US5148545Jul 21, 1989Sep 15, 1992Clearpoint Research CorporationBus device which performs protocol confidential transactions
US5191656Aug 29, 1991Mar 2, 1993Digital Equipment CorporationMethod and apparatus for shared use of a multiplexed address/data signal bus by multiple bus masters
US5197130 *Dec 29, 1989Mar 23, 1993Supercomputer Systems Limited PartnershipCluster architecture for a highly parallel scalar/vector multiprocessor system
US5339396 *Sep 10, 1993Aug 16, 1994Hitachi, Ltd.Interconnection network and crossbar switch for the same
US5404538Oct 28, 1992Apr 4, 1995International Business Machines CorporationMethod and apparatus for multilevel bus arbitration
US5467295Apr 30, 1992Nov 14, 1995Intel CorporationBus arbitration with master unit controlling bus and locking a slave unit that can relinquish bus for other masters while maintaining lock on slave unit
US5471590Jan 28, 1994Nov 28, 1995Compaq Computer Corp.Bus master arbitration circuitry having improved prioritization
US5506998 *Jun 17, 1994Apr 9, 1996Fujitsu LimitedParallel data processing system using a plurality of processing elements to process data and a plurality of trays connected to some of the processing elements to store and transfer data
US5528767Mar 21, 1995Jun 18, 1996United Microelectronics Corp.Programmable multi-level bus arbitration apparatus in a data processing system
US5555425Mar 7, 1990Sep 10, 1996Dell Usa, L.P.Multi-master bus arbitration system in which the address and data lines of the bus may be separately granted to individual masters
US5555543 *Jan 3, 1995Sep 10, 1996International Business Machines CorporationCrossbar switch apparatus and protocol
US5572734May 2, 1995Nov 5, 1996Sun Microsystems, Inc.Method and apparatus for locking arbitration on a remote bus
US5588152 *Aug 25, 1995Dec 24, 1996International Business Machines CorporationAdvanced parallel processor including advanced support hardware
US5596729Mar 3, 1995Jan 21, 1997Compaq Computer CorporationFirst arbiter coupled to a first bus receiving requests from devices coupled to a second bus and controlled by a second arbiter on said second bus
US5689657Jan 18, 1996Nov 18, 1997Deutsche Itt Industries GmbhApparatus and methods for bus arbitration in a multimaster system
US5805821 *Aug 5, 1997Sep 8, 1998International Business Machines CorporationVideo optimized media streamer user interface employing non-blocking switching to achieve isochronous data transfers
US5896516 *Jun 30, 1997Apr 20, 1999International Business Machines CorporationMethod and apparatus for reducing propagation latency in a high speed crossbar switch
US5959689 *Jul 19, 1996Sep 28, 1999U.S. Philips CorporationMulti-media processor architecture with high performance-density
Referenced by
Citing PatentFiling datePublication dateApplicantTitle
US6601121 *Aug 10, 2001Jul 29, 2003Intel CorporationQuad pumped bus architecture and protocol
US6671761 *Mar 27, 2001Dec 30, 2003Samsung Electronics Co., Ltd.Bus system
US6952747Dec 9, 2002Oct 4, 2005Canon Kabushiki KaishaMethod of delaying bus request signals to arbitrate for bus use and system therefor
US6977656Jul 28, 2003Dec 20, 2005Neomagic Corp.Two-layer display-refresh and video-overlay arbitration of both DRAM and SRAM memories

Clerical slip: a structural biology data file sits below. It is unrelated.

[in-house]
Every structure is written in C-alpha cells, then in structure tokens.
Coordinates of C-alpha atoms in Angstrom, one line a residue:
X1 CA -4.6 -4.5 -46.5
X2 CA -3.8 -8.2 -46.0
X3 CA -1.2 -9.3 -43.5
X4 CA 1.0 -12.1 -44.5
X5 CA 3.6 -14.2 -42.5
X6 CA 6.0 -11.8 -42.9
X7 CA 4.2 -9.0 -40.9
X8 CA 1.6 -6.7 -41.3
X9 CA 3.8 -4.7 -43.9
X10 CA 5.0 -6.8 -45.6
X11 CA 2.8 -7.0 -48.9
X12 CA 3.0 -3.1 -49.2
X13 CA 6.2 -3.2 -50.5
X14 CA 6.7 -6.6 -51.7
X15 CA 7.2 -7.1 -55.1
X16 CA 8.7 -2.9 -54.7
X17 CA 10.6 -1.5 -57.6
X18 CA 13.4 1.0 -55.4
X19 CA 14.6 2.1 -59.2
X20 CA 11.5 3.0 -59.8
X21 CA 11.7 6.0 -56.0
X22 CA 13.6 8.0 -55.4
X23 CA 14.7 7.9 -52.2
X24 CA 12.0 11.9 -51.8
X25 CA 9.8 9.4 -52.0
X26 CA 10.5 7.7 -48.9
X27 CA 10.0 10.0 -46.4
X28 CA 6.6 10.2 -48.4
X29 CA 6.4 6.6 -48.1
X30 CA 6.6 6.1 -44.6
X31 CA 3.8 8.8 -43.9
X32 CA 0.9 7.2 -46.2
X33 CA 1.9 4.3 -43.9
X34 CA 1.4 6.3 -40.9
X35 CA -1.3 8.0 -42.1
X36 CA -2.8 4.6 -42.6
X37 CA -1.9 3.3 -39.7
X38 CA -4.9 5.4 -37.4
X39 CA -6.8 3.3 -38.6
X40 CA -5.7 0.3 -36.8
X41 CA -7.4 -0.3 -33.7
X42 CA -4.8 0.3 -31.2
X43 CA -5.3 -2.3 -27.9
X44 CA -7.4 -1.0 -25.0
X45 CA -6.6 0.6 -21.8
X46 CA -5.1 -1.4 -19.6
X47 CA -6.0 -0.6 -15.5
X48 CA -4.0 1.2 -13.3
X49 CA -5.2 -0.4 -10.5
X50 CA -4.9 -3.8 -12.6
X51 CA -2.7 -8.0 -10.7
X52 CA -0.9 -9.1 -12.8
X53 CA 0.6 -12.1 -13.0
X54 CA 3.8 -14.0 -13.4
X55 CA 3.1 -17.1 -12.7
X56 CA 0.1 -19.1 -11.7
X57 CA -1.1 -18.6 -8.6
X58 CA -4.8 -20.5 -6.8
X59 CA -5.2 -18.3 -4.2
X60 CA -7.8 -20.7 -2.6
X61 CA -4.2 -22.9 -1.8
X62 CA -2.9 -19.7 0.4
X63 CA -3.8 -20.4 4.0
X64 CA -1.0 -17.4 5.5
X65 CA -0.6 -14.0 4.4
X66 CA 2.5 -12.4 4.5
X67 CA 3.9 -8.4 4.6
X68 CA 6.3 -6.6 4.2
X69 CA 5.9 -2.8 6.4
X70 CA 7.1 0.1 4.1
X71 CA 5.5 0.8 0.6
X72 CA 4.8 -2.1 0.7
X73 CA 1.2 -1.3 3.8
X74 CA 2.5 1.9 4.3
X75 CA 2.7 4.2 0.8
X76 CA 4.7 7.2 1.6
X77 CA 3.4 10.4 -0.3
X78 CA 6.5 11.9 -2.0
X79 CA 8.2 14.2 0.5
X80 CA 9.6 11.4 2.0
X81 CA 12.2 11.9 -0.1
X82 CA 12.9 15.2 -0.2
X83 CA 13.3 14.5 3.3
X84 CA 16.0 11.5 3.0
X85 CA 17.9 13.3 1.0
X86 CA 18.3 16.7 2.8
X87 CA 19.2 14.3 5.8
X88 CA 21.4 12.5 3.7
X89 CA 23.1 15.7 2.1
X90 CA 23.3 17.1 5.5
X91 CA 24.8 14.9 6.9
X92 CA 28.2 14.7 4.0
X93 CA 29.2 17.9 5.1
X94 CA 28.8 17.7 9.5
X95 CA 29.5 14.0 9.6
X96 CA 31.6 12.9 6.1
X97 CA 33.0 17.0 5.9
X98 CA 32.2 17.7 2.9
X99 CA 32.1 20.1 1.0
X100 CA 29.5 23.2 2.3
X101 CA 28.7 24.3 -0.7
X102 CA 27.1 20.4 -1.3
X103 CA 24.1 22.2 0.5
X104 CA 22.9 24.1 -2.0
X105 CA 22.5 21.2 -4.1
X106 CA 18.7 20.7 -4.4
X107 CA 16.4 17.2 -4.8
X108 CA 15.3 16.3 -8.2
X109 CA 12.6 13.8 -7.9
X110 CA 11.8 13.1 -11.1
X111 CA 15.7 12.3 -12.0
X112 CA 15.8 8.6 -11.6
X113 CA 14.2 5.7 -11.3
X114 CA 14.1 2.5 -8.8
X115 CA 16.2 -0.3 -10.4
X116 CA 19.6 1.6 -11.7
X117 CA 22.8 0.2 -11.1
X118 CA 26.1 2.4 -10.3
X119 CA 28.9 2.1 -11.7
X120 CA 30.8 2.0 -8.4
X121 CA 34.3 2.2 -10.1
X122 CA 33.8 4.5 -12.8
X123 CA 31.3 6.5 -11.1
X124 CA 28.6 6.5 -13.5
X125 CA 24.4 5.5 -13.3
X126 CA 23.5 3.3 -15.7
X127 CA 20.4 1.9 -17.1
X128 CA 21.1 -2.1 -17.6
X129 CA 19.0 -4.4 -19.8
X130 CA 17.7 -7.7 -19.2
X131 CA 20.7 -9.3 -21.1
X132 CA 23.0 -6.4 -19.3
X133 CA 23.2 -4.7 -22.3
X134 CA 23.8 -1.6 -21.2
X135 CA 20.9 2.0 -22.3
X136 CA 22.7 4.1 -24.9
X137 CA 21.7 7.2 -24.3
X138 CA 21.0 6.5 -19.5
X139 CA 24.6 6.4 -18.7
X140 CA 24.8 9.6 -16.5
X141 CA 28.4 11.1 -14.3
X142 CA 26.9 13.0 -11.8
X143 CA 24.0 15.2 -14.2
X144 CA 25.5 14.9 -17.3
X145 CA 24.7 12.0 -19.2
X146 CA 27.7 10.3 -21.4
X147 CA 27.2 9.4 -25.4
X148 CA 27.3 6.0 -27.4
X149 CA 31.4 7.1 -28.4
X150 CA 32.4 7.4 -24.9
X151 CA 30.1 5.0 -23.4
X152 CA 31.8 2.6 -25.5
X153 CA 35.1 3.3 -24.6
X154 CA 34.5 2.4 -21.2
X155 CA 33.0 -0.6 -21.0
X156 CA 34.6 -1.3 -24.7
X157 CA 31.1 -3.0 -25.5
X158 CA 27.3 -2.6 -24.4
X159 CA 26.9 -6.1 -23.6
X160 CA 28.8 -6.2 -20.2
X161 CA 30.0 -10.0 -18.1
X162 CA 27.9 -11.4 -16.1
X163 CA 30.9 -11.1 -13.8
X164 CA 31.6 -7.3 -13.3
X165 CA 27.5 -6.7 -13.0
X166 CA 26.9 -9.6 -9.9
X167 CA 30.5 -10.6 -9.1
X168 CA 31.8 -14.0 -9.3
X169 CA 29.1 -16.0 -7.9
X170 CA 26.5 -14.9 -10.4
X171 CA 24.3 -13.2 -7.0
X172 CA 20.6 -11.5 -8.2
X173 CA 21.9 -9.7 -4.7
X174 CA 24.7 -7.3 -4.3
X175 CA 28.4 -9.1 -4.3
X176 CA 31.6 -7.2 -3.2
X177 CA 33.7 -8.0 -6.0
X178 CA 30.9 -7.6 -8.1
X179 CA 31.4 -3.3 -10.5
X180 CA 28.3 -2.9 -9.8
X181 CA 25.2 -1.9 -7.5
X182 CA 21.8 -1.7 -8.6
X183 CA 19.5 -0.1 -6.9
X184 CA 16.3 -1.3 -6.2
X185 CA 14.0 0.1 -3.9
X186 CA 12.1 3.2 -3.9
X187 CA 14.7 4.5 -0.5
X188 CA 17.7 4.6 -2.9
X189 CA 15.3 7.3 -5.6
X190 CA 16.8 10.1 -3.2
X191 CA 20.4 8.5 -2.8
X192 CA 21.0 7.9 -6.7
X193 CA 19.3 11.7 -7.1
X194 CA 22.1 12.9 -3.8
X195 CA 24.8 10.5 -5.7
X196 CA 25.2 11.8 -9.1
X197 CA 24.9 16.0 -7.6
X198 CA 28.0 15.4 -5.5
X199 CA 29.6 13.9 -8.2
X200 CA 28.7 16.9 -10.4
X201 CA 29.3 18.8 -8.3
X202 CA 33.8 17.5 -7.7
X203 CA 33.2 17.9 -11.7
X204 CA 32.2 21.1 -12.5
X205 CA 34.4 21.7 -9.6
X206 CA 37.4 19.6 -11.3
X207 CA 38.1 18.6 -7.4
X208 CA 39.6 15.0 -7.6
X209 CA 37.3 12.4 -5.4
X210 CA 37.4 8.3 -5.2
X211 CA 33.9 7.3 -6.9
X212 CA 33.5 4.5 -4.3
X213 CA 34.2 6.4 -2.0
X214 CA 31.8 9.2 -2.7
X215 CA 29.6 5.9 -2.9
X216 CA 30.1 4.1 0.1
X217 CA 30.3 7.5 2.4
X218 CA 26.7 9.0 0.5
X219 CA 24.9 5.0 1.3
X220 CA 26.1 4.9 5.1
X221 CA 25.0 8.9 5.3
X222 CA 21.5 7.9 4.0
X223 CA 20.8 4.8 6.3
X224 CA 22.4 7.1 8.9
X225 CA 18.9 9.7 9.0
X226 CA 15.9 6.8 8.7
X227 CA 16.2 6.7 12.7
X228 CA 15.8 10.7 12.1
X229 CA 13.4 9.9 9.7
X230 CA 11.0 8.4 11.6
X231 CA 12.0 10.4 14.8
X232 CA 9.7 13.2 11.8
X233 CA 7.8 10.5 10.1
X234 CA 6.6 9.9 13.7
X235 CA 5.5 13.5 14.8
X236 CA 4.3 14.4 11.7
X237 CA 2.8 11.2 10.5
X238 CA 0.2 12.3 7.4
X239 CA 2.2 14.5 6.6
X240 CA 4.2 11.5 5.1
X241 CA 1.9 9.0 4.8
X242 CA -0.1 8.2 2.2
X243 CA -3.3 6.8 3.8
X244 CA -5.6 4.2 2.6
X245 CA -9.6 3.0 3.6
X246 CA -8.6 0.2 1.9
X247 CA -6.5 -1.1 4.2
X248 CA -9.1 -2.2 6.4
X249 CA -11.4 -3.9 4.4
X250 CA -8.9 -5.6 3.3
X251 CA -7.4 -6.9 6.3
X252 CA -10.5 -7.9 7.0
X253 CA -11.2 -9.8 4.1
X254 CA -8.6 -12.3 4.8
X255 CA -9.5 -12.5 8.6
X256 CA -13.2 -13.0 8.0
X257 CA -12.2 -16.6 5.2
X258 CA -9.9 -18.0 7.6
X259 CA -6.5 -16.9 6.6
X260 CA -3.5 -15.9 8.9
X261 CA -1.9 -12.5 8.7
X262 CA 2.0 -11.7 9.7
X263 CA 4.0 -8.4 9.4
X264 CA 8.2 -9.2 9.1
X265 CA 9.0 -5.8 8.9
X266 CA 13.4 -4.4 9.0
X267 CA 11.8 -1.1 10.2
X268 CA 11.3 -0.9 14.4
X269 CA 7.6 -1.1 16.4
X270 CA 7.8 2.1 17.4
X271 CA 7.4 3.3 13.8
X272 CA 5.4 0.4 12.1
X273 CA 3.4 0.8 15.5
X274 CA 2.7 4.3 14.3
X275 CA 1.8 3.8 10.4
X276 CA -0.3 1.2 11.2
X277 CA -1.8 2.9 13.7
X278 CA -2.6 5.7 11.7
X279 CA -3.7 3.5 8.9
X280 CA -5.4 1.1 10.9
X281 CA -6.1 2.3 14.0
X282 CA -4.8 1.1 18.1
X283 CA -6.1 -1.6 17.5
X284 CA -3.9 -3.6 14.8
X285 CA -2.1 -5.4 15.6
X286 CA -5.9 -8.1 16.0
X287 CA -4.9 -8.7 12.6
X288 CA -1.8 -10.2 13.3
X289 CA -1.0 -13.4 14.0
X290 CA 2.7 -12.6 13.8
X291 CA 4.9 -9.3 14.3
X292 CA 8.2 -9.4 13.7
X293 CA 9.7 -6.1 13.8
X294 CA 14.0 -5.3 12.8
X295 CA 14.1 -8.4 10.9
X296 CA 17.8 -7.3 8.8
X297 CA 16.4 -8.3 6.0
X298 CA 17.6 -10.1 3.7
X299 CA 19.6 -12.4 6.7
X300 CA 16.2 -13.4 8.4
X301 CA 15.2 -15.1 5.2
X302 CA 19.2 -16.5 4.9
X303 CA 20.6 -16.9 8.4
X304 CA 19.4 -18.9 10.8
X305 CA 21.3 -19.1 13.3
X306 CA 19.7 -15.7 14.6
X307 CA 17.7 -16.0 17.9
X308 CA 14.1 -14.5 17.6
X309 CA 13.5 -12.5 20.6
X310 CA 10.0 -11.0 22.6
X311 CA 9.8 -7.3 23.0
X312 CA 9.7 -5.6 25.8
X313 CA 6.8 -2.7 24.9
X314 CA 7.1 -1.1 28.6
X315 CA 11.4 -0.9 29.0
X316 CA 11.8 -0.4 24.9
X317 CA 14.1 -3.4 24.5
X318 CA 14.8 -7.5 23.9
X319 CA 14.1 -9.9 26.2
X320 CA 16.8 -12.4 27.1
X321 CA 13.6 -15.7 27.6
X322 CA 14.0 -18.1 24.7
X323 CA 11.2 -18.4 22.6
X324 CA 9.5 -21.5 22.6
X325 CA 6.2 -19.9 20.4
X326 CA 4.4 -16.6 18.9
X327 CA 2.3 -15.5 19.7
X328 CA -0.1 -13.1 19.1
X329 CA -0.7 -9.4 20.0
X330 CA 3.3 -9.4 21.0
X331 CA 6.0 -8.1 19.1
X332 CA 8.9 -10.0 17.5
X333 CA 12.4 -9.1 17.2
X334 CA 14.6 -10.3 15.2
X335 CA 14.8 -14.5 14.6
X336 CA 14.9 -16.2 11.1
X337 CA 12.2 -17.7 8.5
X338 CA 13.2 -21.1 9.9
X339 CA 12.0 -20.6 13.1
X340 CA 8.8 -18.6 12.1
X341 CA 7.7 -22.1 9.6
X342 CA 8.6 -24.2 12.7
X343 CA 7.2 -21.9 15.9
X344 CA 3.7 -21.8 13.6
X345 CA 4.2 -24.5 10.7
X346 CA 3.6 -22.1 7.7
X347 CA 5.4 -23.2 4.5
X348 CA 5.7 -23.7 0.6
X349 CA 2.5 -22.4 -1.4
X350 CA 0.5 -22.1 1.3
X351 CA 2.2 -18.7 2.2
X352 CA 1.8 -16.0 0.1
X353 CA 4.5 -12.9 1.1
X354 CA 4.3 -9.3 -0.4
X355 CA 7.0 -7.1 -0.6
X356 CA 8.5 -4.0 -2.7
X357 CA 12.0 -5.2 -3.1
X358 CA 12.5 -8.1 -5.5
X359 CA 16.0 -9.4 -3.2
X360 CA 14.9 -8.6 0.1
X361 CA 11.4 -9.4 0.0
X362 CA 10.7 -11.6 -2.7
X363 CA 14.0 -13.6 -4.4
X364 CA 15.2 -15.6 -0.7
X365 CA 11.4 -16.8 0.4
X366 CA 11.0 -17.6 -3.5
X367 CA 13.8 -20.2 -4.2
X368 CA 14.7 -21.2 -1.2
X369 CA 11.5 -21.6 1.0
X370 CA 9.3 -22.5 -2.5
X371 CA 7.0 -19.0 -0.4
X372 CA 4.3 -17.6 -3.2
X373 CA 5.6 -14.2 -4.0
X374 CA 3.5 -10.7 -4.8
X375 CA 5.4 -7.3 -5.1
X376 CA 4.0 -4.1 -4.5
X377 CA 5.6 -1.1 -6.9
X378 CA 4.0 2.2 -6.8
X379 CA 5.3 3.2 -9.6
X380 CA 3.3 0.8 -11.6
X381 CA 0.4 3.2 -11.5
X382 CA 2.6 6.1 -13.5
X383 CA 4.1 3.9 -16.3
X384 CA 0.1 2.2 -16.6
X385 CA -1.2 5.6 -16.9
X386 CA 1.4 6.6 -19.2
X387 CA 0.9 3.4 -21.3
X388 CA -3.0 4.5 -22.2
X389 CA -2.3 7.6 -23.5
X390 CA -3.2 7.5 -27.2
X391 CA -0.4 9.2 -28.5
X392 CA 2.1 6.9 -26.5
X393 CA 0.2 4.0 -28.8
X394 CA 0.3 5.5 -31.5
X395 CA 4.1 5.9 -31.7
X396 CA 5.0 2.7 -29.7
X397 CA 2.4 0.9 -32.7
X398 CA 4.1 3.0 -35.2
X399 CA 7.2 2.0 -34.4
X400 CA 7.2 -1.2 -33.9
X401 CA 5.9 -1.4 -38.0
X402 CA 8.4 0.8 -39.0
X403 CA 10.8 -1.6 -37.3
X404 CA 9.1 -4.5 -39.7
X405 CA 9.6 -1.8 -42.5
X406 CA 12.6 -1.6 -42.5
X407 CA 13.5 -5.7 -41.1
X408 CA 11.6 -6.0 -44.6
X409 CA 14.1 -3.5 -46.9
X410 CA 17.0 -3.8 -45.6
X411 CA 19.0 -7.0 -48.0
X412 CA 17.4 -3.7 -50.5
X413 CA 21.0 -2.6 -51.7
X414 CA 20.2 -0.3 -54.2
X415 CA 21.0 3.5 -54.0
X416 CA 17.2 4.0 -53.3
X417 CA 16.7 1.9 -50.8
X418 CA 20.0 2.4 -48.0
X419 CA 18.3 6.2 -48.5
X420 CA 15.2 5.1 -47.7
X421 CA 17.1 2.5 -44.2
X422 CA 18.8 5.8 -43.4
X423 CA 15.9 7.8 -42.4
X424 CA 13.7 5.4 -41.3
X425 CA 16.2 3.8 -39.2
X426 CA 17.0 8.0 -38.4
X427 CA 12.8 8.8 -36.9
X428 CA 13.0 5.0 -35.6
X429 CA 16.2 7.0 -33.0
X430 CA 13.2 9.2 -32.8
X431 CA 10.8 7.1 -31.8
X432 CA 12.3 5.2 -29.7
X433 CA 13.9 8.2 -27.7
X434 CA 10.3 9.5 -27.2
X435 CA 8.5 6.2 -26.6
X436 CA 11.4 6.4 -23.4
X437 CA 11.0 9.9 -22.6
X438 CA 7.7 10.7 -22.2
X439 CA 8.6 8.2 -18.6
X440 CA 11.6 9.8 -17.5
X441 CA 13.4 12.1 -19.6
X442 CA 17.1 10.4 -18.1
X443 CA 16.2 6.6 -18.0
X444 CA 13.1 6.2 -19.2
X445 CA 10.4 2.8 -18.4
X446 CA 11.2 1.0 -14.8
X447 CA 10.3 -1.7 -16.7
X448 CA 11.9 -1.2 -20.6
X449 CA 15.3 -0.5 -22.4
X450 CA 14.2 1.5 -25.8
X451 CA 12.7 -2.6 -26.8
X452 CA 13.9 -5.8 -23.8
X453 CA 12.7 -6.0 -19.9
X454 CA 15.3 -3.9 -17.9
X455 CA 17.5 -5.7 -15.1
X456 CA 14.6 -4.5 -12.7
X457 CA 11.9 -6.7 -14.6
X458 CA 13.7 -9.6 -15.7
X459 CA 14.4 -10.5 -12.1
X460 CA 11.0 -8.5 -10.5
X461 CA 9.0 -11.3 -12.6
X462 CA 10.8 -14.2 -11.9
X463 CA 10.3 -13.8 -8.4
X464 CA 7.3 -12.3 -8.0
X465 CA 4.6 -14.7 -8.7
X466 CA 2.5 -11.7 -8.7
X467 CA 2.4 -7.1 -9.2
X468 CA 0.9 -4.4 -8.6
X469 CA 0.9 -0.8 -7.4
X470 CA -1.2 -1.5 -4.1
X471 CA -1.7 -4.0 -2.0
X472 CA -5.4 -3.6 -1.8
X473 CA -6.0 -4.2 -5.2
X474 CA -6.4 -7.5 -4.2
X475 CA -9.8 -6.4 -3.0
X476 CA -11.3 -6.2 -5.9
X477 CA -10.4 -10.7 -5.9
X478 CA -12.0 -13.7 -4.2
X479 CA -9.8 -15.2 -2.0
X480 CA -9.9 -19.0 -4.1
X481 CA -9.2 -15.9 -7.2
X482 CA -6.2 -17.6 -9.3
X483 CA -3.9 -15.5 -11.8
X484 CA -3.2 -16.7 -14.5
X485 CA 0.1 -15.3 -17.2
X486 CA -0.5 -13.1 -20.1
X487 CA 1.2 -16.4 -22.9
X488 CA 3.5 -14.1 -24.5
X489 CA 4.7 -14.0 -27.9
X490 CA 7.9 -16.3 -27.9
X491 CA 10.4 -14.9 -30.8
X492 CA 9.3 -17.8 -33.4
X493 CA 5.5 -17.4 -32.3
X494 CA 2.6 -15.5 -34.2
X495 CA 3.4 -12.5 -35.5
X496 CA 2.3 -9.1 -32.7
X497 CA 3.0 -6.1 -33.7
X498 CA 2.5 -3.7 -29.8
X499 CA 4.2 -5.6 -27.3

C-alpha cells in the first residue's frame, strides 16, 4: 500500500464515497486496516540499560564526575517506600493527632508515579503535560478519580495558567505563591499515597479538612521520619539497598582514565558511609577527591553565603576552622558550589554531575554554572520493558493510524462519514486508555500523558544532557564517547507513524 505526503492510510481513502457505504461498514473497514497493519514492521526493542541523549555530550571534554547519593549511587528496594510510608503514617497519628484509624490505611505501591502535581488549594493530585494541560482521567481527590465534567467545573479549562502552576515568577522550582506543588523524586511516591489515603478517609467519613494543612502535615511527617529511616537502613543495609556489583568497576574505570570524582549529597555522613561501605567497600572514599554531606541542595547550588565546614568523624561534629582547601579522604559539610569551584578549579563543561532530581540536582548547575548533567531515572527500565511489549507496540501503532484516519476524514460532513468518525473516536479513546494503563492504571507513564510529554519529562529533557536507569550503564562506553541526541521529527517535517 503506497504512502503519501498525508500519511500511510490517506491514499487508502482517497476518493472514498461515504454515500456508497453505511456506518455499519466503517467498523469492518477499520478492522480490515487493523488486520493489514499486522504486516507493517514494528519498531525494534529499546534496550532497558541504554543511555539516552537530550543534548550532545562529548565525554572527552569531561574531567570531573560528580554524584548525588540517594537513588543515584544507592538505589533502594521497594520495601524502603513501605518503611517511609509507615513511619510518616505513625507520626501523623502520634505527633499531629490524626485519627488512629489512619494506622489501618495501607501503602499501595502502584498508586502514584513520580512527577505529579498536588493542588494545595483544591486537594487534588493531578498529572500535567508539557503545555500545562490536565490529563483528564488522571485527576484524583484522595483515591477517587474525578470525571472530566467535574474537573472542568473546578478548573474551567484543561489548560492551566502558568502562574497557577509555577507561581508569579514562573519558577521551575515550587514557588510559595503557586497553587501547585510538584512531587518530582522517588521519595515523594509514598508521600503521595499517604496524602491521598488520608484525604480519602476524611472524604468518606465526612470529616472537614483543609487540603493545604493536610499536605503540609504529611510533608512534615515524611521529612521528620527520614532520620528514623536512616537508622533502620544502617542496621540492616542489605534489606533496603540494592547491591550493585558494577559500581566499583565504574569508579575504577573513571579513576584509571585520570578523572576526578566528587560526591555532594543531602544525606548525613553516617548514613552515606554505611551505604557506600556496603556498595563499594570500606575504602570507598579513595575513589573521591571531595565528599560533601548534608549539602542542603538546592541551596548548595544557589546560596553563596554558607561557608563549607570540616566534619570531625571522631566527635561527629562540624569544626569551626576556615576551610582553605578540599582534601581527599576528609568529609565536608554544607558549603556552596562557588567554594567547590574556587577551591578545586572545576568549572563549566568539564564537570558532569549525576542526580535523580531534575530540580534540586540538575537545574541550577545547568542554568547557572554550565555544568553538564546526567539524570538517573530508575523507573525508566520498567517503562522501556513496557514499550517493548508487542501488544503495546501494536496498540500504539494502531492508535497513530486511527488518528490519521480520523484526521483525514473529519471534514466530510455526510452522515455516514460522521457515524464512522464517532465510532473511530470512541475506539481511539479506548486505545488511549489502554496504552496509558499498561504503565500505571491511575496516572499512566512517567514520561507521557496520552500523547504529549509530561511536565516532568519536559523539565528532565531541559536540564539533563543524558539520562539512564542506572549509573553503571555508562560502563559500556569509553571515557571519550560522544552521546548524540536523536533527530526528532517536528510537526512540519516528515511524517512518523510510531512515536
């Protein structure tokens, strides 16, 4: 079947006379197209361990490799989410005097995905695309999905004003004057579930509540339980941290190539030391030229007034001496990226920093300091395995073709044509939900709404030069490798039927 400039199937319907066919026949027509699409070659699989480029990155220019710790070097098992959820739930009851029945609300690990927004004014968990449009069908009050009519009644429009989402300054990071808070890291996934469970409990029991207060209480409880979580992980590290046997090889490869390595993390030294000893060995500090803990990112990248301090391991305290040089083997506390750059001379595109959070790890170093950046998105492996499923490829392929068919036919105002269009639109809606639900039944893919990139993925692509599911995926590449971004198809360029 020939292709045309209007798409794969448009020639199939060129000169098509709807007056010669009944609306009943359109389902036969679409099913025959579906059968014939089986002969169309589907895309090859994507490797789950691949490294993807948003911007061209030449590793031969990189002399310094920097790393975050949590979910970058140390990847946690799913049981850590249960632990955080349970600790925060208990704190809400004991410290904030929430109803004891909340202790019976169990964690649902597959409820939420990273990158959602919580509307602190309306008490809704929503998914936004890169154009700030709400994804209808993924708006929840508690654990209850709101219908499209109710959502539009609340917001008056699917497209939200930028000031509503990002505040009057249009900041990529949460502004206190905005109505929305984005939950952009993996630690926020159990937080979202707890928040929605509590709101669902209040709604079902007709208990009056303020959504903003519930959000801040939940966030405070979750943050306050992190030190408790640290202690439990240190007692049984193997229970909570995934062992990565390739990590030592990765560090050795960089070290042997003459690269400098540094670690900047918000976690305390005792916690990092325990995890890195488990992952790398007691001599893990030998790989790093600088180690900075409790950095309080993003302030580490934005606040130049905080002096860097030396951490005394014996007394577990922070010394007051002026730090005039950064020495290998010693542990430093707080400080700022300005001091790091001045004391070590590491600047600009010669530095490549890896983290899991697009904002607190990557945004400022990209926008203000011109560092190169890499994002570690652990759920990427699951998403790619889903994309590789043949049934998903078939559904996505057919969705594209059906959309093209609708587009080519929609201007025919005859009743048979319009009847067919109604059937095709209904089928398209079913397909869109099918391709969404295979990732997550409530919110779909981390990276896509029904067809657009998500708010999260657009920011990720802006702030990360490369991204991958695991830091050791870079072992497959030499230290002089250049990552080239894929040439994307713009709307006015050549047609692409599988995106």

US7058740 *Mar 8, 2001Jun 6, 2006Sony CorporationEffective bus utilization using multiple buses and multiple bus controllers
US7130946Jun 20, 2003Oct 31, 2006Infineon Technologies AgConfiguration and method having a first device and a second device connected to the first device through a cross bar
US7321985 *Feb 26, 2004Jan 22, 2008International Business Machines CorporationMethod for achieving higher availability of computer PCI adapters
US7353311Jun 1, 2005Apr 1, 2008Freescale Semiconductor, Inc.Method of accessing information and system therefor
US7380034Apr 21, 2005May 27, 2008Canon Kabushiki KaishaMethod of arbitration for bus use request and system therefor
US7447273Feb 18, 2004Nov 4, 2008International Business Machines CorporationRedundancy structure and method for high-speed serial link
US7487389Oct 15, 2007Feb 3, 2009International Business Machines CorporationMethod for achieving higher availability of computer PCI adapters
US7581049Oct 24, 2005Aug 25, 2009Texas Instruments IncorporatedBus controller
US8006021 *Mar 27, 2008Aug 23, 2011Xilinx, Inc.Processor local bus bridge for an embedded processor block core in an integrated circuit
USRE43565Dec 20, 2007Aug 7, 2012Intellectual Ventures I LlcTwo-layer display-refresh and video-overlay arbitration of both DRAM and SRAM memories
EP1376373A1 *Jun 20, 2002Jan 2, 2004Infineon Technologies AGArrangement having a first device and a second device connected via a cross bar switch
EP1653370A2 *Oct 27, 2005May 3, 2006Texas Instruments Japan, Ltd.Bus controller
WO2002065310A1 *Feb 7, 2002Aug 22, 2002Mayo FoundationParallel and point-to-point data bus architecture
Classifications
U.S. Classification710/317, 710/37, 712/29, 710/35, 712/20, 710/36, 710/39, 712/1, 712/30, 710/38, 710/40, 712/16
International ClassificationG06F13/36
Cooperative ClassificationG06F13/36
European ClassificationG06F13/36
Legal Events
DateCodeEventDescription
Oct 11, 2005FPExpired due to failure to pay maintenance fee
Effective date: 20050814
Aug 15, 2005LAPSLapse for failure to pay maintenance fees
Mar 2, 2005REMIMaintenance fee reminder mailed
Aug 17, 1998ASAssignment
Owner name: IBM CORPORATION, NEW YORK
Free format text: ASSIGNMENT OF ASSIGNORS INTEREST;ASSIGNORS:LEE, WILLIAM ROBERT;WALLACH, DAVID;REEL/FRAME:009412/0349
Effective date: 19980814